Brazil’s 10-year bond yield has also fallen dramatically from as high as 16.70% in January ’16 to as low as 10% in April ’17. The sharp drop in inflation and Brazil’s bond yields helped to fuel a sustained rebound in Brazil’s stock markets. The MSCI index for Brazil’s stock market <ticker EWZ>, had doubled from its February ’16 low, and reached $40 /share.
Given the sharp decline in Brazil’s inflation rate, and economic reforms put into place by President Temer’s government, foreign investor confidence was boosted, and the perception of risk surrounding Brazil was lowered. On April 12th, Brazil’s central bank made its deepest cut to interest in nearly eight years and signaled it might continue its aggressive easing to sustain the economy’s recovery from its deepest recession ever. In a unanimous vote, the central bank’s 9-member monetary policy committee, known as Copom, decided to reduce its benchmark Selic rate by -100 basis points to 11.25%, its lowest level in nearly two years. That marked the biggest reduction since June of 2009 and followed cuts at the last four meetings.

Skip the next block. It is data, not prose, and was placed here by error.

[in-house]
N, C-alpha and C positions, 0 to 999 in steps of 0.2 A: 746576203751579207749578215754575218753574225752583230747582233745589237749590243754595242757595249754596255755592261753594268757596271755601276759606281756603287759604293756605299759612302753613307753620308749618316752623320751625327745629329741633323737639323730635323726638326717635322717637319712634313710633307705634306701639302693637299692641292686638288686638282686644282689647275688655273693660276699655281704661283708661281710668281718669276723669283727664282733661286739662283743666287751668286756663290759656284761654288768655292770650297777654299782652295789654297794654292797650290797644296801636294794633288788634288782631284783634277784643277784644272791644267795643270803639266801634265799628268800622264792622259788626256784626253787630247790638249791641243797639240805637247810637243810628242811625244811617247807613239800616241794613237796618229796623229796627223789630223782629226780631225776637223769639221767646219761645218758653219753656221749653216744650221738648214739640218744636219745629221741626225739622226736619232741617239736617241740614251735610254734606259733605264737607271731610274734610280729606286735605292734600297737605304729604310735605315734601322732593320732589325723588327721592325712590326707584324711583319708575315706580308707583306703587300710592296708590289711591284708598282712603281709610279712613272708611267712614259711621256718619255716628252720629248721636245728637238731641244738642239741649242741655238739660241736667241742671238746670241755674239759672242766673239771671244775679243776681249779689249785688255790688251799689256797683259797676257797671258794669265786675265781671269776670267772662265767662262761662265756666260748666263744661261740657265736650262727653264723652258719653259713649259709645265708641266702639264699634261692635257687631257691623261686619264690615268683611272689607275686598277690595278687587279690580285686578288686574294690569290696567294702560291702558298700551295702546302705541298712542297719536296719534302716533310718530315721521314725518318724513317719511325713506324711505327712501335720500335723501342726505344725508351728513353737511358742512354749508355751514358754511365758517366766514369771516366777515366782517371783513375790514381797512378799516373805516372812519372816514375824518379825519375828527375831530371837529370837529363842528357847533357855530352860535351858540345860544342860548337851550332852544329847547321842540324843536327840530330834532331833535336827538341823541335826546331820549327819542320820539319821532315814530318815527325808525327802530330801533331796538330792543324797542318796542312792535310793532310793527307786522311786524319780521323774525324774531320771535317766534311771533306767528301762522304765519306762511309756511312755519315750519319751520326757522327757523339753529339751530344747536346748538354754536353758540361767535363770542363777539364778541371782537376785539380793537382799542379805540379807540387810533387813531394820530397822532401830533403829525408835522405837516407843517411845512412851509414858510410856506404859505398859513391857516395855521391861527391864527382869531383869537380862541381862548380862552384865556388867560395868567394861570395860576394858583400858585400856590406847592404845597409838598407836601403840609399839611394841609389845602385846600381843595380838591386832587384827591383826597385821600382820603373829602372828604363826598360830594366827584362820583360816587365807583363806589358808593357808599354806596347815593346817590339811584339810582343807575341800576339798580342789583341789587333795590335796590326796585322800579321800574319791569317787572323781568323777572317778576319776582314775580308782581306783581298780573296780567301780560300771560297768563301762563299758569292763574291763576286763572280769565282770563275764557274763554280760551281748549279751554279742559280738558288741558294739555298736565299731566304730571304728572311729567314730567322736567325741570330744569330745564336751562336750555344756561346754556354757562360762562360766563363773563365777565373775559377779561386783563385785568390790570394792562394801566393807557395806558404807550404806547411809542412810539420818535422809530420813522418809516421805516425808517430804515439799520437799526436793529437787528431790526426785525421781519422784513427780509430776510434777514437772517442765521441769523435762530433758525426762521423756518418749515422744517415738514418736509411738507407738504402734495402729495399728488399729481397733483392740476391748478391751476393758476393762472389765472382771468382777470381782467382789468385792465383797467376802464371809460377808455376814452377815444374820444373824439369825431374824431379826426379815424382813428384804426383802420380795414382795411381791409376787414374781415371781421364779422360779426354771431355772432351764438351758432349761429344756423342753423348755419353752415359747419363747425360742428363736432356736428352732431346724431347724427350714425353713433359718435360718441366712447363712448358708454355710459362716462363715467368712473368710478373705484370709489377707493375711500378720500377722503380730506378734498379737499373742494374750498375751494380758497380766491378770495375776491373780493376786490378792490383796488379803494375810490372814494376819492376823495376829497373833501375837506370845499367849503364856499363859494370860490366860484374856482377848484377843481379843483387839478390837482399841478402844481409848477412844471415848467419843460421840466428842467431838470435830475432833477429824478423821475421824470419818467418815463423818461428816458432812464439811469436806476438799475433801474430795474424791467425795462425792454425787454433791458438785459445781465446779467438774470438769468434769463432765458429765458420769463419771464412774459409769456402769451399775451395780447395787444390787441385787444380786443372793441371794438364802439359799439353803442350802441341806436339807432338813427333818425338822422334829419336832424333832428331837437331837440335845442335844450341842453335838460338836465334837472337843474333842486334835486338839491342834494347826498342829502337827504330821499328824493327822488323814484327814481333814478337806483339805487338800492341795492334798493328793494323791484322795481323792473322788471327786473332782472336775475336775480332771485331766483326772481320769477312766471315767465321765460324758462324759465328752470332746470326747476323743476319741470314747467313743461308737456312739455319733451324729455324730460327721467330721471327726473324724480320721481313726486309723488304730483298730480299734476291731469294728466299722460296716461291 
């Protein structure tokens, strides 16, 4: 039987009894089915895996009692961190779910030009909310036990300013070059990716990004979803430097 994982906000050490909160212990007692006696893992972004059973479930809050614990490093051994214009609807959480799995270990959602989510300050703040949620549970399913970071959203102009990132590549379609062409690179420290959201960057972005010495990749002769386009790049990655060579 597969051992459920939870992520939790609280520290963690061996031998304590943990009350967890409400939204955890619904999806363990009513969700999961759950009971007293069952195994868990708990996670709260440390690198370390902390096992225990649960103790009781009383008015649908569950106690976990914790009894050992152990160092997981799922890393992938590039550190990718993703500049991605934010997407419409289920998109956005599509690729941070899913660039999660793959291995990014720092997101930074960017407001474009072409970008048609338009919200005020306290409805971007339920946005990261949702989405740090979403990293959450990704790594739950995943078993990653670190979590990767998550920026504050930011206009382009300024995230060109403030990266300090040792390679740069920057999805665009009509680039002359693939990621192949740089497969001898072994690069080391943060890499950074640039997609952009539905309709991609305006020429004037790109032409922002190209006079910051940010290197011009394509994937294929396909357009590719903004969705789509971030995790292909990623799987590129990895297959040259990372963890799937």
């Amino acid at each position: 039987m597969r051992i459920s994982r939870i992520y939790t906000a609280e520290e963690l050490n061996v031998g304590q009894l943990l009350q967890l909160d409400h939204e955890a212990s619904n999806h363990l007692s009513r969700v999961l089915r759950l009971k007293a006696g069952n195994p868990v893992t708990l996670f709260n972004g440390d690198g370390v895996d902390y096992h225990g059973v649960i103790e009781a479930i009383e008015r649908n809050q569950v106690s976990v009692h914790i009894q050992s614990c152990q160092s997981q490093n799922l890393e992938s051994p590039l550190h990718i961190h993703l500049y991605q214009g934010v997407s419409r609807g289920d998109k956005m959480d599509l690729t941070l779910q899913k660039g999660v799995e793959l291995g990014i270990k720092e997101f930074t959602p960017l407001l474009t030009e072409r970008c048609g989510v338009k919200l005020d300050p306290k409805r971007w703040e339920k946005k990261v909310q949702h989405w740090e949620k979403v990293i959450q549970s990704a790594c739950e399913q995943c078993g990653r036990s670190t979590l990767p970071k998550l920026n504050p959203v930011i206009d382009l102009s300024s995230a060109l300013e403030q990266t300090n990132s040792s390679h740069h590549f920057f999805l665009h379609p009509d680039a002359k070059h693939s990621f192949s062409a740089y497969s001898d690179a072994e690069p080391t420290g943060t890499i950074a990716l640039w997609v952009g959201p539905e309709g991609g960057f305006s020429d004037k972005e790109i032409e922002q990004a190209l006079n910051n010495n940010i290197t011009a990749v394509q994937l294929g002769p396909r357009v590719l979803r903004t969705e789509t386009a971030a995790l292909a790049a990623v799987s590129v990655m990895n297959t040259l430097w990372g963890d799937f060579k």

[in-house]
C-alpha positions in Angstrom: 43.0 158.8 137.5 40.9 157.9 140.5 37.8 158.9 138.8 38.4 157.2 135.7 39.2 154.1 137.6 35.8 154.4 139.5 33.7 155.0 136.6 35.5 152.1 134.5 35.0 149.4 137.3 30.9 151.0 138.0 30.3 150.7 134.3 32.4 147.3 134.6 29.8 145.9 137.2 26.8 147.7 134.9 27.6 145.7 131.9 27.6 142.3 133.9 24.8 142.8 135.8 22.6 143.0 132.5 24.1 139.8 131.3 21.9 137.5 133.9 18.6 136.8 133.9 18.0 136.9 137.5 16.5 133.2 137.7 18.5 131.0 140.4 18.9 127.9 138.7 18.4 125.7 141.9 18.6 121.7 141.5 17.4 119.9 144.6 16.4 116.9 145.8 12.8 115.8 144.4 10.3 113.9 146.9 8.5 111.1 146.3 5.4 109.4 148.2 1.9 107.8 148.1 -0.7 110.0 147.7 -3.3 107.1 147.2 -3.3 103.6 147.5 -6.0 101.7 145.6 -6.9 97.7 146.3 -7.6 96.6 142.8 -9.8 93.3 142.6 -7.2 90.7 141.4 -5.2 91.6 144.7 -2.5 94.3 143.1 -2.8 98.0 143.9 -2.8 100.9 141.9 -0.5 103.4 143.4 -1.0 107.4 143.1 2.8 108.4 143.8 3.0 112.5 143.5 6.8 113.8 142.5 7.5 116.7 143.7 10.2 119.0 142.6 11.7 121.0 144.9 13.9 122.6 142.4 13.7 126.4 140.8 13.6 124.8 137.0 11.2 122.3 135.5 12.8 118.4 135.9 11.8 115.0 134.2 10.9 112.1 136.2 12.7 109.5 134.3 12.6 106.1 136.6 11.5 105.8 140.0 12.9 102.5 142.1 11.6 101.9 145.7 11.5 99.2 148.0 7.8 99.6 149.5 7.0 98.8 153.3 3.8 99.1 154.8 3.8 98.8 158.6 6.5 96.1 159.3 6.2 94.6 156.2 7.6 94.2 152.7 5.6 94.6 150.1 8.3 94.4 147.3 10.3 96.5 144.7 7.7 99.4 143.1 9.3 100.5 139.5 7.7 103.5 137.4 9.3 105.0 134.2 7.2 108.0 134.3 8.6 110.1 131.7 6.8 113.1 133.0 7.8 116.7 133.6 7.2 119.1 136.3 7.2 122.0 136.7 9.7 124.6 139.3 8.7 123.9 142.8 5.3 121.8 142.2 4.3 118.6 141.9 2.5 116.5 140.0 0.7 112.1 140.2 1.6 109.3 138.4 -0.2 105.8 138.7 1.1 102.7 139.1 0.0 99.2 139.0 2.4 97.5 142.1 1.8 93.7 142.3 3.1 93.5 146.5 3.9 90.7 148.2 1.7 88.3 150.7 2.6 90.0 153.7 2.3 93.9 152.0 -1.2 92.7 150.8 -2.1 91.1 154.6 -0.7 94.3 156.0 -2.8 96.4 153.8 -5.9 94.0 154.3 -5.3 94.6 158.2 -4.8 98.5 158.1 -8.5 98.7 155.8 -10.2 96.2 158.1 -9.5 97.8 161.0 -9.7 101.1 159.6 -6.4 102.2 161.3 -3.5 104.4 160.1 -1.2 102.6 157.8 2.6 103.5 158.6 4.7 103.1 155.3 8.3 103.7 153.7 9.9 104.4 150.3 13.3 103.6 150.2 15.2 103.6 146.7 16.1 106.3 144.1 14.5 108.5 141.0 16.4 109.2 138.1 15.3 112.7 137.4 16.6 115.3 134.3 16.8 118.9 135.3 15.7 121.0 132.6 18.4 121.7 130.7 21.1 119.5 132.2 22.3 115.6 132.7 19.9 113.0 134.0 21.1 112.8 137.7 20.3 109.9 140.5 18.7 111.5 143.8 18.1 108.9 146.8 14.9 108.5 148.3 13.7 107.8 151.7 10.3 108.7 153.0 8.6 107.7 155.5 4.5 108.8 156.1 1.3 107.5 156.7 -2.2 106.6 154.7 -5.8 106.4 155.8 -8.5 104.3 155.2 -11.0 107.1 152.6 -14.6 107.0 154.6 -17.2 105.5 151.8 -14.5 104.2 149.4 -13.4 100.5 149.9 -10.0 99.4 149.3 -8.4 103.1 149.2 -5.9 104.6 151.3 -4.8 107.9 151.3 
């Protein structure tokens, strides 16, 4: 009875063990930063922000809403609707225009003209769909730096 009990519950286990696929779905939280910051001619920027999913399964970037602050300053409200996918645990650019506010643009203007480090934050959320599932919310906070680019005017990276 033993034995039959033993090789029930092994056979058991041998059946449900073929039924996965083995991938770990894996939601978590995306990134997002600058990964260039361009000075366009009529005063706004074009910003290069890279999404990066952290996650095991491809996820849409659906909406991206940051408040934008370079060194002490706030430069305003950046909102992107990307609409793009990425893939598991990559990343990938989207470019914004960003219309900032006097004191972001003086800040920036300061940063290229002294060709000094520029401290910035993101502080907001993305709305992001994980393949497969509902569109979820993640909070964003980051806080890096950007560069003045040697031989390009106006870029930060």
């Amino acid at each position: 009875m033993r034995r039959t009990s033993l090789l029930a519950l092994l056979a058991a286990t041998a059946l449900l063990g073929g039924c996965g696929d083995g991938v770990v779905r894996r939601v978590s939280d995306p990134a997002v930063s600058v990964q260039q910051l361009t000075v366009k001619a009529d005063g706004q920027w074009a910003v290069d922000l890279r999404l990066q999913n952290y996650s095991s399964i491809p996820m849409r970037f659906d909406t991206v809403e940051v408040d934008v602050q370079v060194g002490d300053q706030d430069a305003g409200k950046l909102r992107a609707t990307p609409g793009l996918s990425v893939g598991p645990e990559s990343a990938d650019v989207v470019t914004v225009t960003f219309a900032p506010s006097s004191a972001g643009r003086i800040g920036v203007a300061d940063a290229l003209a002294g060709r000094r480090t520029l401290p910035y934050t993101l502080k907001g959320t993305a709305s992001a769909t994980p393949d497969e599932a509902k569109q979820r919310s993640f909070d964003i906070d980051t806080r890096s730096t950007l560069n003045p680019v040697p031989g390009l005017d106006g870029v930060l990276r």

President Michel Temer’s government was improving public finances through austerity and overhauling the government pension funds, by freezing budget spending in real terms for up to 20 years and is seeking to pass reforms to Brazil’s pension system to help rein in a ballooning budget deficit. It is also passing a series of “micro-reforms” to improve conditions for doing business in Brazil, such as opening up the oil sector to greater foreign investment, reforms to bankruptcy procedures, reducing bureaucracy, and the sale of infrastructure concessions for airports, roads, electricity and ports.
However, in a shocking and totally unexpected event, the O Globo newspaper described an unprecedented sting operation mounted by Brazil’s federal police in conjunction with senior JBS executives to snare several politicians, Temer was the one target that towered over the rest. JBS chief Joesley Batista had used a hidden device to record an alleged discussion with Temer about hush money the executive was paying to former House Speaker Eduardo Cunha to discurage him from testifying. The report did not say what Cunha was asked to keep quiet about. O Globo’s report, which three sources familiar with the matter said was accurate, threatened to pull Temer into a corruption scandal that has already entangled several of his closest allies and advisers. Leading lawmakers and a third of Temer’s cabinet have already been caught up in an investigation of systematic bribery in return for political favors and contracts with state-run enterprises.